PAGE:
Top 10 Companies
A student recently asked the following: ‘how do I get a list of the top 10 companies in the pharmaceuticals area?’.
What ‘top 10’ means, or is meant to mean, is a little fuzzy…could this be ordering by turnover (sales), number of employees, earnings per share or other measure? Upon further questioning, the size of the company, represented by Market Capitalization, was deemed acceptable. In addition to this, the relative position of a specified company (Glaxosmithkline: GSK-LN) was queried.
One possible approach is to search for the specified company and see what options then present themselves. By typing the company name or ticker code (GSK-LN) in the search box at the top left of the screen, it is possible to select the appropriate option from those displayed. This gives a Company Overview screen to start.
By selecting the ‘Comparables’ screen, a number of related companies are displayed. To reach this screen, use the drop-down menus at the top of the page:
Company Views – Fundamentals – Comparables
Whilst this gives a list of related entries in the sense that they are pharmaceutical companies, it is not clear if these represent the ‘top 10’. To do so, a measure would have to be targeted, such as Market Capitalization, using the ‘Equity Screener’ feature. This can be reached from:
Screening & Analysis – Companies – Company Screener
By entering ‘Pharmaceuticals’ within the Business Description field and ‘greater than or equal to 5000’ within the Latest Market Cap ($Mil) field [Stock & Earnings Criteria section], then clicking on the ‘Search’ button, this gives 66 results.
Selecting the column title (‘Market Cap’) orders the companies by this field’s values. The Excel icon allows data export.
The data displayed within Excel:
Glaxosmithkline appears at number 6 in the results. A particular concern with this list may relate to how precisely ‘Pharmaceuticals’ matches with companies which are so classified. For example, 3M, which appears at number 5 on the list, makes many varied products, and isn’t primarily thought of as a pharmaceutical company. Another alternative is to try features within other databases – for example, Bloomberg Professional.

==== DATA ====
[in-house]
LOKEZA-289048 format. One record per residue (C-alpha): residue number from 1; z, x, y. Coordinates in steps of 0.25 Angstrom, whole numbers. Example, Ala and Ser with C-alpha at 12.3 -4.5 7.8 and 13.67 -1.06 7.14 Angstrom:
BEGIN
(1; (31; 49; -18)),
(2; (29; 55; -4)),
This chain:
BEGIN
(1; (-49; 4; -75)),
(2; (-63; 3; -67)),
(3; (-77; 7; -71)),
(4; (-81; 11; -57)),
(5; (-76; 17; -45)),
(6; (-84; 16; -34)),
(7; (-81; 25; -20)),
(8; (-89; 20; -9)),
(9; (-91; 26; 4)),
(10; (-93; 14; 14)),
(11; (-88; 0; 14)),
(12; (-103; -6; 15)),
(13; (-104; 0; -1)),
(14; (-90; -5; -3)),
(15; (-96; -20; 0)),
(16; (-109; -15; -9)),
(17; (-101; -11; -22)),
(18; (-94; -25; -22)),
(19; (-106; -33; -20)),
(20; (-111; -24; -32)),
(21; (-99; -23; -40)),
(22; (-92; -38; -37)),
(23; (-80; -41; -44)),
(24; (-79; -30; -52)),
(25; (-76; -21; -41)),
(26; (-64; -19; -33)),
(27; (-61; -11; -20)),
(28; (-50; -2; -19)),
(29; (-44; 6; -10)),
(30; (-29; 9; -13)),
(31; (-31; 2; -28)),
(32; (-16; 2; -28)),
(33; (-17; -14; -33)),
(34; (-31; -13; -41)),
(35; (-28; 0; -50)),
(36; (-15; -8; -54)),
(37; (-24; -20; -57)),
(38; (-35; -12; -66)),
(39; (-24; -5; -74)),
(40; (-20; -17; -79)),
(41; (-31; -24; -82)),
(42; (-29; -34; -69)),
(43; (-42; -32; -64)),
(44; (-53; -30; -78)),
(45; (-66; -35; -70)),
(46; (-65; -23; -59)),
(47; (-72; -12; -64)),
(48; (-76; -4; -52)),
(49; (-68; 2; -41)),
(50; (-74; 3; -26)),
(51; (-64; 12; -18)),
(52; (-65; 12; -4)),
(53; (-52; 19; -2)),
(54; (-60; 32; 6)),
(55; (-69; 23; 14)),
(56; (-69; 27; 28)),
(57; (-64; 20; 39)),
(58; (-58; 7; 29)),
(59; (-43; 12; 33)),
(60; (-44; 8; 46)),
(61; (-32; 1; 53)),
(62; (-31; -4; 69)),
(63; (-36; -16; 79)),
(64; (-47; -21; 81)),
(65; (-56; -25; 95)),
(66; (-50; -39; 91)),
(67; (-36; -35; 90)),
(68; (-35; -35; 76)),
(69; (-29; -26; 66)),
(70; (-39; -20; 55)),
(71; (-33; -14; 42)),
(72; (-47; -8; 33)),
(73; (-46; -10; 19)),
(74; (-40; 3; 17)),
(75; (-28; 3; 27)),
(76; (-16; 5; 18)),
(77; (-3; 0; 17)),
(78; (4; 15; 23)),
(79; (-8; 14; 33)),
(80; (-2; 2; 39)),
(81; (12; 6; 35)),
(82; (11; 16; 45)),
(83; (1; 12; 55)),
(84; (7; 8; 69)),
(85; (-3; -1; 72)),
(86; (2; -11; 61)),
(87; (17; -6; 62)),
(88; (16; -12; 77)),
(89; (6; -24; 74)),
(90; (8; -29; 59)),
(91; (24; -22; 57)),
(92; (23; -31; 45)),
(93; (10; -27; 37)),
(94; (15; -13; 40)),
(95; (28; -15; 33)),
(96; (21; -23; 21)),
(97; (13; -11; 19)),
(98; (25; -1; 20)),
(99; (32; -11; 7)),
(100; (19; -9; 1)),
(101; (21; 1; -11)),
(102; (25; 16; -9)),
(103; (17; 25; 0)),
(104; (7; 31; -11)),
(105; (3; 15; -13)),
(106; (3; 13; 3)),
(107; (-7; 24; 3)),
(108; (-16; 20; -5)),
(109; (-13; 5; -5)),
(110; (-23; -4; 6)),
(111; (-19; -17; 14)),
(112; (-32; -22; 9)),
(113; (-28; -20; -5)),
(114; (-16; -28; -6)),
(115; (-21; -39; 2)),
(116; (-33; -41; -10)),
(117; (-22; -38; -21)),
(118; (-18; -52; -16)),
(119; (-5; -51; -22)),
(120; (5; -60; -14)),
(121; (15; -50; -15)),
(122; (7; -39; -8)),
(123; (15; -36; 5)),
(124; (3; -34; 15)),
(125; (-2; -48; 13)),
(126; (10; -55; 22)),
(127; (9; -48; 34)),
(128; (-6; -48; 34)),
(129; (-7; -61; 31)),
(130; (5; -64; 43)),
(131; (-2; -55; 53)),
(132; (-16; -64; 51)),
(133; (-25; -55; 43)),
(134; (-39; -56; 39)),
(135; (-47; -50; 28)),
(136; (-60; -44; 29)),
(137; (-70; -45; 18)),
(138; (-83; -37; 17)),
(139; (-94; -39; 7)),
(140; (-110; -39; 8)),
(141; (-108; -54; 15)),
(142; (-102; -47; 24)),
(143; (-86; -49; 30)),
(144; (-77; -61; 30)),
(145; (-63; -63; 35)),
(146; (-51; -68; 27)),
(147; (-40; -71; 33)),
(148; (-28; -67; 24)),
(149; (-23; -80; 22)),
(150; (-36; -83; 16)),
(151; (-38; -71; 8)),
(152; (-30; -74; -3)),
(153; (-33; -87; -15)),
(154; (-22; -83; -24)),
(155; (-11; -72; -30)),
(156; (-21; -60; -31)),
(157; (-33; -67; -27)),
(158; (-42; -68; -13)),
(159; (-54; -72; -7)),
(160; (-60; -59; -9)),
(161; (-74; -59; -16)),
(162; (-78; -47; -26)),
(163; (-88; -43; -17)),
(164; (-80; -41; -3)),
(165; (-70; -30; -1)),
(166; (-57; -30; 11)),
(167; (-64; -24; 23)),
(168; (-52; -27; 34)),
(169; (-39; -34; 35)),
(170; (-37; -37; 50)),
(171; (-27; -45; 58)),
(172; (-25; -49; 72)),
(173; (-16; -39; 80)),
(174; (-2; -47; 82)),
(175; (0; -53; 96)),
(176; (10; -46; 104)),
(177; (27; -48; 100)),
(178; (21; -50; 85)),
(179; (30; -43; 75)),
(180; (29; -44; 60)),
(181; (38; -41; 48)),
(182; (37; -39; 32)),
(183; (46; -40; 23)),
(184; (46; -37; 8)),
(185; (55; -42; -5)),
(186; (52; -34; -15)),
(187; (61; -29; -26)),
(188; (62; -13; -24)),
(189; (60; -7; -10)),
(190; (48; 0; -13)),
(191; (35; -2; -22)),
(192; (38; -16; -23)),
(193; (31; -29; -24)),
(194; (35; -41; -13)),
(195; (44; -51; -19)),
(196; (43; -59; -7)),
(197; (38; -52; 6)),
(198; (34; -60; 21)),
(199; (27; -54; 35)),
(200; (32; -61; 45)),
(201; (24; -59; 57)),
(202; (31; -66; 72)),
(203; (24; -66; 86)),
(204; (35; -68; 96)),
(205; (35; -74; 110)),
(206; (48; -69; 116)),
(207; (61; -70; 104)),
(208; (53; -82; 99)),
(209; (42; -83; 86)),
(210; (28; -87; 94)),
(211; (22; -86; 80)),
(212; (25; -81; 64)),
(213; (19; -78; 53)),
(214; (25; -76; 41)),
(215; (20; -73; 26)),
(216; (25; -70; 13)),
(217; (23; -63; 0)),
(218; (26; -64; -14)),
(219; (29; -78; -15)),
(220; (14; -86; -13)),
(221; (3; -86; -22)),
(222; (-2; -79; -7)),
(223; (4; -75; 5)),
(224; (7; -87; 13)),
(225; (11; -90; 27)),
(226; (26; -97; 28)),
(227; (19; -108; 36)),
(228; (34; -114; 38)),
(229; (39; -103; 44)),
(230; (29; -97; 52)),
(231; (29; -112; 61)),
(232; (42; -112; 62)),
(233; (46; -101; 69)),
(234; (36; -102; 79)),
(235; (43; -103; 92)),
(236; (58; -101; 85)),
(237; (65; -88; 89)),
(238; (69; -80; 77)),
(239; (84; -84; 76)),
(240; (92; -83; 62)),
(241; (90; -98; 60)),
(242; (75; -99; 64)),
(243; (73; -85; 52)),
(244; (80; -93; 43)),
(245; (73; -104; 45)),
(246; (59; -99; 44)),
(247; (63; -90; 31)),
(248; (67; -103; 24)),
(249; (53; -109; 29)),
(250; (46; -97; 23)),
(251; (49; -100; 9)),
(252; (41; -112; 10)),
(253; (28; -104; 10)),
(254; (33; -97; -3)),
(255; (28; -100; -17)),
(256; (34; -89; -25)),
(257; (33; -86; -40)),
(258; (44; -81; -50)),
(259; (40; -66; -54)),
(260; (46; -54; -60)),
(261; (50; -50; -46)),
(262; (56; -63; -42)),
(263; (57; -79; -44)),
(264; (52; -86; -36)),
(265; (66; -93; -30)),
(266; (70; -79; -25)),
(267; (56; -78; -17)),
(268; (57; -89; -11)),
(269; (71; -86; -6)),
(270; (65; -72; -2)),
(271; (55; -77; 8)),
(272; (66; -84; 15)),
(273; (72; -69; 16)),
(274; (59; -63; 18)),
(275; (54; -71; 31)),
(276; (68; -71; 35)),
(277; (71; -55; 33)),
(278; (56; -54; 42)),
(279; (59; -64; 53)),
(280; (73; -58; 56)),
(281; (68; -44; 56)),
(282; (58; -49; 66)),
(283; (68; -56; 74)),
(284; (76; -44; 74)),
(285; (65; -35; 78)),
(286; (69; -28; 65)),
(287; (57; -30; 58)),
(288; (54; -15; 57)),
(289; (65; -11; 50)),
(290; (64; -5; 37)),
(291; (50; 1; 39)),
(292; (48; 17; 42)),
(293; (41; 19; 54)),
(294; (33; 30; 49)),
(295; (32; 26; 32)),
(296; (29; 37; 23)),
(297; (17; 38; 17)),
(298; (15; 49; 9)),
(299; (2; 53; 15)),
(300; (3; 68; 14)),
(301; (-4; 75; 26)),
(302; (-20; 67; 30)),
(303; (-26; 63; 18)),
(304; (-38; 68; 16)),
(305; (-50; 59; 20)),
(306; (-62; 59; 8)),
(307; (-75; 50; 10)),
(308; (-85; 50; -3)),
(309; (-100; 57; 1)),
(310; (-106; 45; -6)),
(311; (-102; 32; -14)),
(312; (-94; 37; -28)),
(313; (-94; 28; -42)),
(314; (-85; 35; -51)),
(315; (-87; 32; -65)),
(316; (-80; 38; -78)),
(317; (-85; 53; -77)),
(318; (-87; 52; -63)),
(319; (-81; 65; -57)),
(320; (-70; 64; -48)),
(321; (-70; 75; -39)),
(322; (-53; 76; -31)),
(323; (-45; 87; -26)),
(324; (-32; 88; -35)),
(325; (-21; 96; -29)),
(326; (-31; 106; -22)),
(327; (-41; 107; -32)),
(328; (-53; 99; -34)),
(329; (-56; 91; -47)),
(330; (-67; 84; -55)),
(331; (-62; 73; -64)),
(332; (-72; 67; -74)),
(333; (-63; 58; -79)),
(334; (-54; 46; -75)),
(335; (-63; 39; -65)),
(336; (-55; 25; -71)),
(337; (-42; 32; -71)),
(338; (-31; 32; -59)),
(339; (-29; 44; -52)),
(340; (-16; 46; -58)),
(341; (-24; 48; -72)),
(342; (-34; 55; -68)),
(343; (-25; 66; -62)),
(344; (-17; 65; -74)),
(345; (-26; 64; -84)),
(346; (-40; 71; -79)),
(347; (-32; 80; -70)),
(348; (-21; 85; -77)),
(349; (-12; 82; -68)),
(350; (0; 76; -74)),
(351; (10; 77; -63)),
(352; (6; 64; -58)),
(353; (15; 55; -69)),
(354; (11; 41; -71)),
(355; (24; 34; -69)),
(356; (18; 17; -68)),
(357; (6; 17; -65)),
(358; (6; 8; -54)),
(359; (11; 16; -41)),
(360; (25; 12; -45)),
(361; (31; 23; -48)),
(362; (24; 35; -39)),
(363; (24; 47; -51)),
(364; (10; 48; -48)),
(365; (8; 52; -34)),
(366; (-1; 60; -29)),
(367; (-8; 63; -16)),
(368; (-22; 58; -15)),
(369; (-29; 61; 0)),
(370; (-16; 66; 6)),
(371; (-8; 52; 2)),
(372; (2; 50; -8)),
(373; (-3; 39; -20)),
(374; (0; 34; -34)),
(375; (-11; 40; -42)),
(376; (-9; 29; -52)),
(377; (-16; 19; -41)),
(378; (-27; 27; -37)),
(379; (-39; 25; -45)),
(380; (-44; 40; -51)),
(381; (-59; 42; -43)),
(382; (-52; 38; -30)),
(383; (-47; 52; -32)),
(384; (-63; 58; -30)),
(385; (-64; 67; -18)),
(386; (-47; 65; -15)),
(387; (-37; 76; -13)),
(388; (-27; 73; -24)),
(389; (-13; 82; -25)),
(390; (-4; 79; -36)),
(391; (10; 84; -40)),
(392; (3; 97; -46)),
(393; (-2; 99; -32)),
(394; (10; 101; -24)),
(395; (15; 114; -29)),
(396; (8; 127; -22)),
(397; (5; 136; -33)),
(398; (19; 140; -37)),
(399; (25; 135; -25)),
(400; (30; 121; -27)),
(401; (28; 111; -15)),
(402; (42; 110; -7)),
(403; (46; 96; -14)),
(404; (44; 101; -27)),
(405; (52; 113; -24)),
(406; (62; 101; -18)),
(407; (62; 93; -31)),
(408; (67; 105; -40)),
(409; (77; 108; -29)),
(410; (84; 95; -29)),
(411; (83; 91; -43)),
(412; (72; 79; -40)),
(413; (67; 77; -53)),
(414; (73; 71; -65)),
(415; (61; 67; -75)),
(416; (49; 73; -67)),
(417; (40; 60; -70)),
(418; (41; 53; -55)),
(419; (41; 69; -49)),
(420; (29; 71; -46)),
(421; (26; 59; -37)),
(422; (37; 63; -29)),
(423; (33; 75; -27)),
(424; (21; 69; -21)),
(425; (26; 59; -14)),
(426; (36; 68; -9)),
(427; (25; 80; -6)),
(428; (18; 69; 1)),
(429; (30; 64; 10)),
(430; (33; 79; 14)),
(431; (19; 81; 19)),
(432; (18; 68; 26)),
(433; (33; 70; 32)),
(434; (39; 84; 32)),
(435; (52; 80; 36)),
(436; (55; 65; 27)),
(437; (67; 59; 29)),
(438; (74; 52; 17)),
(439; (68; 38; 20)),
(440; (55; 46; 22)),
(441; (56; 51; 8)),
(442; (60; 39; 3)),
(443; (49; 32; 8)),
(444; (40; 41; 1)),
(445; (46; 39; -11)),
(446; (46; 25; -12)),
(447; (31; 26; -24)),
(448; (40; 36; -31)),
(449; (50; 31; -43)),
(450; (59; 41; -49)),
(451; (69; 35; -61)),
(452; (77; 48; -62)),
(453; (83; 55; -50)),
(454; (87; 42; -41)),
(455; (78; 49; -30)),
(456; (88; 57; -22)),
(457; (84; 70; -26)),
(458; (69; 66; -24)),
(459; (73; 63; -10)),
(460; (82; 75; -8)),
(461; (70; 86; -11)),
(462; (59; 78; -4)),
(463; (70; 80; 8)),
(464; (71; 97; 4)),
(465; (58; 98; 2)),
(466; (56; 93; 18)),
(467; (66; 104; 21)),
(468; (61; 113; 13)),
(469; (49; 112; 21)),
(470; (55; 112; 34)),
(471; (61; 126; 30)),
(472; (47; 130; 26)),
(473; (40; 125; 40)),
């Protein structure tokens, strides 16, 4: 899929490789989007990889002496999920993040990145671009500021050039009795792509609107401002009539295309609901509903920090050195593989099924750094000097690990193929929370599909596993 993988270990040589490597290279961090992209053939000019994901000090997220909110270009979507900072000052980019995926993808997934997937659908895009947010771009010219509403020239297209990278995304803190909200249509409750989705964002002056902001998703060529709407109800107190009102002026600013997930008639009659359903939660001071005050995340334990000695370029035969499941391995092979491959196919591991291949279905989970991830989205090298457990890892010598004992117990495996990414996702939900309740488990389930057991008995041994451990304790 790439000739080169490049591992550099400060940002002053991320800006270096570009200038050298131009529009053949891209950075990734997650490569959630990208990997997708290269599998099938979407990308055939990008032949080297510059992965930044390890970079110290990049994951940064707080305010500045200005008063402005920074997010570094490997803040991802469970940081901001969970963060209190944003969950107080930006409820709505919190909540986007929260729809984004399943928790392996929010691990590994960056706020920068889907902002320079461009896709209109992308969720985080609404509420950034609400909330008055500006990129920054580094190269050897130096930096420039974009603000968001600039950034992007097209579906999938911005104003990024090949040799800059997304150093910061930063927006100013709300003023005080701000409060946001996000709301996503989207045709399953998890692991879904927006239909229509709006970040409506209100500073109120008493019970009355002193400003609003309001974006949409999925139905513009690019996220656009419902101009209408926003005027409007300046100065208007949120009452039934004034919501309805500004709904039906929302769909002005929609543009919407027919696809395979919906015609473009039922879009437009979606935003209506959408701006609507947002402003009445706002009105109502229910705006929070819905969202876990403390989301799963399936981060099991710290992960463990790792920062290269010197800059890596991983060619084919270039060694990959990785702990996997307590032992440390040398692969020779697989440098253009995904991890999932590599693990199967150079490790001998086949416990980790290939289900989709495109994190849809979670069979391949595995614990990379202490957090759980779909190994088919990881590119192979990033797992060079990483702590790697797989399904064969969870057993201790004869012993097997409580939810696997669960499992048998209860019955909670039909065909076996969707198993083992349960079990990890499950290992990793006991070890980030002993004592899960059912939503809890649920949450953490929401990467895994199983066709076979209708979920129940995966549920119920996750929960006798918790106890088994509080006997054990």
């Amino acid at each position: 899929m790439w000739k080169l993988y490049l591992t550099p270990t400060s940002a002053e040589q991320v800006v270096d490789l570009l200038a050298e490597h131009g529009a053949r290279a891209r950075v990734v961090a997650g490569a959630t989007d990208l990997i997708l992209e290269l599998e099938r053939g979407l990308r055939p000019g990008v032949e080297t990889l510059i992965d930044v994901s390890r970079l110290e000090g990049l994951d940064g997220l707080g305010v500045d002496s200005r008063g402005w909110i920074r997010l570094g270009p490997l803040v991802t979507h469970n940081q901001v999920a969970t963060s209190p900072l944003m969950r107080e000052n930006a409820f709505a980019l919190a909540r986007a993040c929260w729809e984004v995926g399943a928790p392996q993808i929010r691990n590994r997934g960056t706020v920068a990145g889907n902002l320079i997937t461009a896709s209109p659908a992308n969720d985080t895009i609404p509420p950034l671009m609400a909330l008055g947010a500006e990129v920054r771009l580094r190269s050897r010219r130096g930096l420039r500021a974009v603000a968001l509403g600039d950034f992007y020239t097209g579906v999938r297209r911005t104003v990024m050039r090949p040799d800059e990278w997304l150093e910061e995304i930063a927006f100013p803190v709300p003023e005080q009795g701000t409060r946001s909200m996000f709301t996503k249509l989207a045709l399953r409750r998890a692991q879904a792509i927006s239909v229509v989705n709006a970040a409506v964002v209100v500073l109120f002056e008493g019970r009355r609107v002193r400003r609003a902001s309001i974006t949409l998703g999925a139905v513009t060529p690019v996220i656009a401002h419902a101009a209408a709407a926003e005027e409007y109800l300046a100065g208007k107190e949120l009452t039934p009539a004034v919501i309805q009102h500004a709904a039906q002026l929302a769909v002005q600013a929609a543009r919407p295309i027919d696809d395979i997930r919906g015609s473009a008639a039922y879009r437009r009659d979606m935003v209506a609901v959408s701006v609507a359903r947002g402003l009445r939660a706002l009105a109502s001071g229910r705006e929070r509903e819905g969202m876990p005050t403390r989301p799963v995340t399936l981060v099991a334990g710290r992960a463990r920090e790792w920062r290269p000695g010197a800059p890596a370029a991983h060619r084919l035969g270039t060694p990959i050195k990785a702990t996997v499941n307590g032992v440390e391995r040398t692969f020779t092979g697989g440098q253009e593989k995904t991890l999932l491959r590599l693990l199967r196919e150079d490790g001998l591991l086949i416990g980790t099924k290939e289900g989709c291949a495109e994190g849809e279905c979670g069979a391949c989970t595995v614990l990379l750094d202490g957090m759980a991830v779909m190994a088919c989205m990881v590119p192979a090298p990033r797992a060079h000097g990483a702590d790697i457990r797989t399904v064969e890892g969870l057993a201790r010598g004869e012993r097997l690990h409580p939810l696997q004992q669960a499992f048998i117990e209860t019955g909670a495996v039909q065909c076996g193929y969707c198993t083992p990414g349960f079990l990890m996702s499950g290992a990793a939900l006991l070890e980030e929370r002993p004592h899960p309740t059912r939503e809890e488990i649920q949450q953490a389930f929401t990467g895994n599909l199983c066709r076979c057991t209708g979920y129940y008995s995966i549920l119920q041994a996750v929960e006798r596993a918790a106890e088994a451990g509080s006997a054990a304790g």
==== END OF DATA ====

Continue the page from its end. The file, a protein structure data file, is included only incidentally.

The first function which suggests itself is ‘Relative Valuation’ (RV), which would seem to provide a similar role to ‘Comparables’ within Thomson ONE.com. Enter the following on the Command Line:
GSK LN F8/Equity RV
Another potential choice would be to use the Equity Screening function (EQS). This allows companies to be selected according to the Sectors (or sub-sectors) to which they are assigned. There are a number of other categories which can be used to refine a search, if so desired.
By selecting ‘Pharmaceuticals’, then ‘Update’, the number of results are shown. In this case 1,146 companies:
By clicking on ‘Results’, a listing is displayed, sorted by the default data field – Market Cap(italization). The currency is not clear at first sight. However, by hovering the mouse pointer over the column title (Market Cap), a pop up box confirms details: Currency: GBP, representing Great Britain Pounds.
Glaxosmithkline appears at number 10 in this listing. Interestingly, 3M doesn’t appear within the top 21, reflecting the earlier comment on categorisation of companies in different databases.
So, Equity Screening within Bloomberg Professional and Screening & Analysis within Thomson ONE.com databases have provided a listing of companies sorted by Market Capitalization and represent a reasonable solution to what was initially a difficult question to address.
Thomson ONE.com (from Thomson Reuters) and Bloomberg Professional are available to current students and staff of The University of Manchester.
Related posts include:
Company Employee Data Using Different Databases: [24 February 2016], and
Company and Industry Comparisons: [10 July 2015].